Sutter Theatre

1 Sutter Avenue,
Brooklyn, NY 11212

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Sutter Theatre

Viewing: Photo | Street View

Opened as the Statford Theatre in 1927, it stands under the elevated IRT New Lots Avenue line (3) and was operated by Brandt Theaters. Original plans were proposed in 1926 by architect Harrison G. Wiseman, but these were not carried out. It was equipped with a Wurlitzer theatre organ.

Later operated by Fox Theatres, it was renamed Sutter Theatre. It reopened for a brief time from 1974 as Tony’s Movie House, showing action and kung-fu fare.

It closed in 1977 and is now a church.

Contributed by philipgoldberg

Recent comments (view all 16 comments)

muray on September 4, 2005 at 11:34 am

To give you an idea what it was like being an usher at the Sutter Theatre in 1941, we were paid .25 cents an hour,the owners, Brandt Corp. had private detectives writing detailed reports on our effectiveness. I worked all night long repairing the seats, we cleaned the rest rooms and were not permitted to take a peek at the screen. We did however have a nice red uniform that attracted the girls. Our dressing room was located beneath the stage. The good part was that we were switched to the Flatbush Theatre on occasion (also owned by Brandt) and got to see the top line vaudeville stars and big bands.

jflundy on October 9, 2005 at 5:12 am

I just listed another theater, Brandt’s Stratford on Sutter Avenue between E.98th Street and E. 99th Street in Brownsville. After listing, I ran Google Earth search and realized E.99th would be Ralph Avenue. That would make the 1927 Stratford the same theater as the later Sutter. Photo I saw had original entrance on Sutter Avenue, one store off corner of Ralph. Google Sat. image shows theater building still there.

Perhaps the listing of Stratford should be combined with Sutter?

hschulsinger on December 25, 2005 at 6:35 pm

I patronized the Sutter theater during the late 40s, early 50s. The Saturday matinee was 12¢ and they showed 2 feature films and several cartoons and serials. I was a student at Winthrop JHS (PS 232) at the time, and the Sutter theater was, as I recall, a short walk from the school, and an even shorter walk to the Sutter Ave – Rutland Rd station of the IRT New Lots line. Everything seemed like a ‘short’ walk then because we were young and none of us had a car, so it was shanks mare everywhere. Although I’ve been back to New York several times since my departure in 1960, I have never been back to that neighborhood. However, I have heard that the character of the area has changed completely and not for the better.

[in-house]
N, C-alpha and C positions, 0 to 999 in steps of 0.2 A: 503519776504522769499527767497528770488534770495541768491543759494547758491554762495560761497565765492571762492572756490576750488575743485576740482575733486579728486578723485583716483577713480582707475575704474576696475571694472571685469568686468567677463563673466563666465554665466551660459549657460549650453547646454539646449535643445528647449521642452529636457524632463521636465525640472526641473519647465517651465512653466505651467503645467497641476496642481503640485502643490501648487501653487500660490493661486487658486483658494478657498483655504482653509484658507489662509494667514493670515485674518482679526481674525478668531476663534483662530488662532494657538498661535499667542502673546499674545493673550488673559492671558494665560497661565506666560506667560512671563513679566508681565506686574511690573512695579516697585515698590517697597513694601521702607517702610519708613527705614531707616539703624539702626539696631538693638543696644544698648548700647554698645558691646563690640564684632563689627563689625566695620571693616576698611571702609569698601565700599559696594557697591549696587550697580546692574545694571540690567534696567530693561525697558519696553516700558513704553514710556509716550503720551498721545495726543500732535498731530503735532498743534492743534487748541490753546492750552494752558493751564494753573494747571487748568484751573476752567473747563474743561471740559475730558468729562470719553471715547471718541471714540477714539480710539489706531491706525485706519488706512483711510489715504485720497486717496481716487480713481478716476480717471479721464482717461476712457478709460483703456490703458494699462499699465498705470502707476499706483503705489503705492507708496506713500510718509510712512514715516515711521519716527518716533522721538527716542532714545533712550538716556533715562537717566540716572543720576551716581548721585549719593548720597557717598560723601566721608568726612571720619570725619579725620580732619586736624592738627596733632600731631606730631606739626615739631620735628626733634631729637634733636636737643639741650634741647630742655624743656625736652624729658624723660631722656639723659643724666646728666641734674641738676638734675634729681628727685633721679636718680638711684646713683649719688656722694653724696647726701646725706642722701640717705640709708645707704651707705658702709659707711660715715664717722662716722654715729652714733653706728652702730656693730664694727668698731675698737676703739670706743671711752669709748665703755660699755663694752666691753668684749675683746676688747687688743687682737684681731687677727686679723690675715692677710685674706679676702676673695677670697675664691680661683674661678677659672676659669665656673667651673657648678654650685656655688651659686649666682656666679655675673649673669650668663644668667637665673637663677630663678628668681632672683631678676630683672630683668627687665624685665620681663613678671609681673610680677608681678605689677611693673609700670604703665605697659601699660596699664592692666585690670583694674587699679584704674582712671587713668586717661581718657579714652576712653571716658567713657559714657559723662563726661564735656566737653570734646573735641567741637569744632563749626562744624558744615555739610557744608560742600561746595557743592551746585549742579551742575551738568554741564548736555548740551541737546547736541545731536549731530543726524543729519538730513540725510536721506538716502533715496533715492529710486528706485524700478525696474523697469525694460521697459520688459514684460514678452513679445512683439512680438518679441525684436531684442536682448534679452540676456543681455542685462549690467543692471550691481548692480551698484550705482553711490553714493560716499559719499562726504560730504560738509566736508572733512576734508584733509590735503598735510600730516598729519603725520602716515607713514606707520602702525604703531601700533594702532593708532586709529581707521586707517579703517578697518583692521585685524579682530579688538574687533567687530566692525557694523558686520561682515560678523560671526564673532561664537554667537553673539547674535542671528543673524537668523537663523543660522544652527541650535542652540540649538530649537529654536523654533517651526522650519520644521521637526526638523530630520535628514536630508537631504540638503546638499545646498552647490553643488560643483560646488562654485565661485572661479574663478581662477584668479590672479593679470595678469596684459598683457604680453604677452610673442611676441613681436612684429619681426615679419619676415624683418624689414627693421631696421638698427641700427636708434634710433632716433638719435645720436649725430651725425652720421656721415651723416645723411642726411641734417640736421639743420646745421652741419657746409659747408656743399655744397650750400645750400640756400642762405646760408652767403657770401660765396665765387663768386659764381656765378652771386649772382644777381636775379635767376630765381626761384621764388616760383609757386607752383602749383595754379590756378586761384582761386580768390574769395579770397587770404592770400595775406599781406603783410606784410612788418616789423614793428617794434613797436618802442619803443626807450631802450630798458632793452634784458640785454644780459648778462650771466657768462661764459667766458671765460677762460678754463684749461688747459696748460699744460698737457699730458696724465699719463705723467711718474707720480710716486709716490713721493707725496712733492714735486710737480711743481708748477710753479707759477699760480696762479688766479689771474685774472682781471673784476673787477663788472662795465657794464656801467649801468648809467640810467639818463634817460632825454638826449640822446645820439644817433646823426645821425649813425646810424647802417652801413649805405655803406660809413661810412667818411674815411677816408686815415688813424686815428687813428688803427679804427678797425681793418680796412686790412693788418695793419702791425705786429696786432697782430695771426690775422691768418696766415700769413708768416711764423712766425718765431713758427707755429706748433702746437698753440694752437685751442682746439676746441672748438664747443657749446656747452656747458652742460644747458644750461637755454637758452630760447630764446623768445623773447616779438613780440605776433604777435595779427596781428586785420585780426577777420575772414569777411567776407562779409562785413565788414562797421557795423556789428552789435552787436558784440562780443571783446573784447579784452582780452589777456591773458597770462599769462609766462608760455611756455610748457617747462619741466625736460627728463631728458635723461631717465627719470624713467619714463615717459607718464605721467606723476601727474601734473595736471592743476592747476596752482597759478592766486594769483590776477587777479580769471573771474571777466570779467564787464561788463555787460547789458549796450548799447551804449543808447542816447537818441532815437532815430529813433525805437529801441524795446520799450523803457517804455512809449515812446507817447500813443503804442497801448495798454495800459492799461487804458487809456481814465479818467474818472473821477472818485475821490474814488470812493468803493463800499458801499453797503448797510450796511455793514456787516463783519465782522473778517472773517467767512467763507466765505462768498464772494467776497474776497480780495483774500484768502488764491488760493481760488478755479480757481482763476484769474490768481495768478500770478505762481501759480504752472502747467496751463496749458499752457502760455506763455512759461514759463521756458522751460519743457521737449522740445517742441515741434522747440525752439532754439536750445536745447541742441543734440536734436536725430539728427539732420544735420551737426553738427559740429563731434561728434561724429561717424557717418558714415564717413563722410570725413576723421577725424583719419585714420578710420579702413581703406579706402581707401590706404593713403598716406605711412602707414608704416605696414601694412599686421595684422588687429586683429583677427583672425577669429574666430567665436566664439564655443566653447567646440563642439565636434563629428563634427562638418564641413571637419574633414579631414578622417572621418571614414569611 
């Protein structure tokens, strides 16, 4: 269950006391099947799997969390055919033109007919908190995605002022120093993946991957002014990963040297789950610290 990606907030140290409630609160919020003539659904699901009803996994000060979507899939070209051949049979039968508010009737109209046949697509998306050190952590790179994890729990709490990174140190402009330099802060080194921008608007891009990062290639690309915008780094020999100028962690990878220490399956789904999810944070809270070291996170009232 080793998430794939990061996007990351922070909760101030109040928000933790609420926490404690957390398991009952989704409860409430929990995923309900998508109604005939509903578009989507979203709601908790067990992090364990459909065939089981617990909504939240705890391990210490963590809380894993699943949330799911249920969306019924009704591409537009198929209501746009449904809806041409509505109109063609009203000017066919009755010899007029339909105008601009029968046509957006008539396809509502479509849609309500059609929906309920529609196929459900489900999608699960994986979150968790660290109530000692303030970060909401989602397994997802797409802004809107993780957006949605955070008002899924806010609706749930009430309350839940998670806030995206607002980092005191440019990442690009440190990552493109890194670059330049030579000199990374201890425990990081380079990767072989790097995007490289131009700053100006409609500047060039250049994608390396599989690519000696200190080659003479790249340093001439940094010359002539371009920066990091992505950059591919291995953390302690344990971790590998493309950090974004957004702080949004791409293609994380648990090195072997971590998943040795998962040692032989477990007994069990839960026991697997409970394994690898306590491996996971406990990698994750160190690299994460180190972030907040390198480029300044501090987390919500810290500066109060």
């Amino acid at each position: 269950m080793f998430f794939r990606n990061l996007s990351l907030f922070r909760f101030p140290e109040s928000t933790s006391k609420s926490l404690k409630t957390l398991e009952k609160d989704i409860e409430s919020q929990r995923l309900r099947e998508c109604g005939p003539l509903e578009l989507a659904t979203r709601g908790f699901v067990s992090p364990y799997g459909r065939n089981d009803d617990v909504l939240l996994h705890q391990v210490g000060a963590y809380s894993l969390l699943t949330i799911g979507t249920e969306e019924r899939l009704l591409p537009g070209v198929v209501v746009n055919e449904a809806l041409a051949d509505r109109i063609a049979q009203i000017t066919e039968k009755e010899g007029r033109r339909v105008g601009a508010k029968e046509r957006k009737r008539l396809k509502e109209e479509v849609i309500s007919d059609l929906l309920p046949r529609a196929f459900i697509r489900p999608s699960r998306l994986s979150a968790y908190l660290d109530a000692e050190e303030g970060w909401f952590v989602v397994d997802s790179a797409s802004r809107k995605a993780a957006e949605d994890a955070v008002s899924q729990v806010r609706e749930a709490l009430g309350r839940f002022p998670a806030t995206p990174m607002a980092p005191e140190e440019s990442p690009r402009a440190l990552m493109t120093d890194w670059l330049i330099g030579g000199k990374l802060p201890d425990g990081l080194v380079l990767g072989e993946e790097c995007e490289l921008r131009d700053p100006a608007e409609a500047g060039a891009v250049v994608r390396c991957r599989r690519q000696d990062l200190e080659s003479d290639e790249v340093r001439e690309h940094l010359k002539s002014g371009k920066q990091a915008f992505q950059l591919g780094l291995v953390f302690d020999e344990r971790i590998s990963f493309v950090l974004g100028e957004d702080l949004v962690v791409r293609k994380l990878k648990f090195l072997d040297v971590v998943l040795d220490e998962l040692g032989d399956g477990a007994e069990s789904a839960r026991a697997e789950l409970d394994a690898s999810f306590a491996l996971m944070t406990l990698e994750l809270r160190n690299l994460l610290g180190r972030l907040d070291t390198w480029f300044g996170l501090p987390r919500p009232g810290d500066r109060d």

Warren G. Harris
Warren G. Harris on April 18, 2007 at 4:36 am

Although the theatre is unnamed in this April 23, 1926 report in The New York Times, I believe it to be the Stratford/Sutter: “The Emblem Holding Company has awarded a contract to M. Shapiro & Sons, builders, to erect a 2,000-seat theatre, with seventeen stores and fourteen apartments, from the plans of Harrison G. Wiseman, architect, on the block front locatied on Sutter Avenue, Ralph Avenue and East Ninety-eighth Street at the Sutter Avenue express station of the IRT. Excavation for the foundation will start at once. William and Harry Brandt have taken a long-term lease on the theatre and will operate it upon completion. The Brandts now operate the Carlton, Duffield, Parkside and Bunny Theatres in Brooklyn.” If this did turn out to be the Stratford/Sutter, then it seems that Harrison Wiseman, and not Charles Sandblom, was the architect. What was the basis for the Sandblom credit in the introduction above?

jflundy on December 5, 2007 at 9:50 am

According to an article in the New York Times of March 1, 1974, Tony’s Theater as well as the Kameo and Carroll Theaters were being operated at this time by Arthur Dickers and Charles Phillips. They were being extorted to allow free admission to youth gang members at Tony’s and the Carroll at 381 Utica Avenue. Such was part of the cost of doing business.

ekaye733 on January 25, 2008 at 1:32 pm

Does anyone have an idea about how to find what was playing at the Sutter on June 29, 1948. I’ve tried the NY Times, Daily News and Brooklyn Eagle for that date but none lists the Sutter.

Warren G. Harris
Warren G. Harris on January 25, 2008 at 2:00 pm

If you couldn’t find it in the Brooklyn Eagle, you might be out of luck. Have you tried the Brooklyn edition of Cue Magazine? Also, a New York daily newspaper called PM?

Bway on April 16, 2009 at 5:12 pm

Here’s a photo of the Sutter in 1972. not a pretty sight…

View link

Interestingly, it looks much better today as a church:

View link

GaryCohen on December 30, 2009 at 4:52 pm

My father took me to most of the theaters in Brownsville that he went to while growing up. I think we went to this theater once or twice and while I have no clear memories of the inside of the theater itself, I remember we saw “The Longest Day,” when it finally made it to the nabes after its long reserve-seat run on Broadway. Since, (with the exception of the Bond films,) this is my all-time favorite film, for that reason alone the Sutter is remembered by me.

Mike (saps)
Mike (saps) on October 30, 2013 at 3:46 pm

1700 seats! We need someone to get inside with a camera and let’s see how it looks today.

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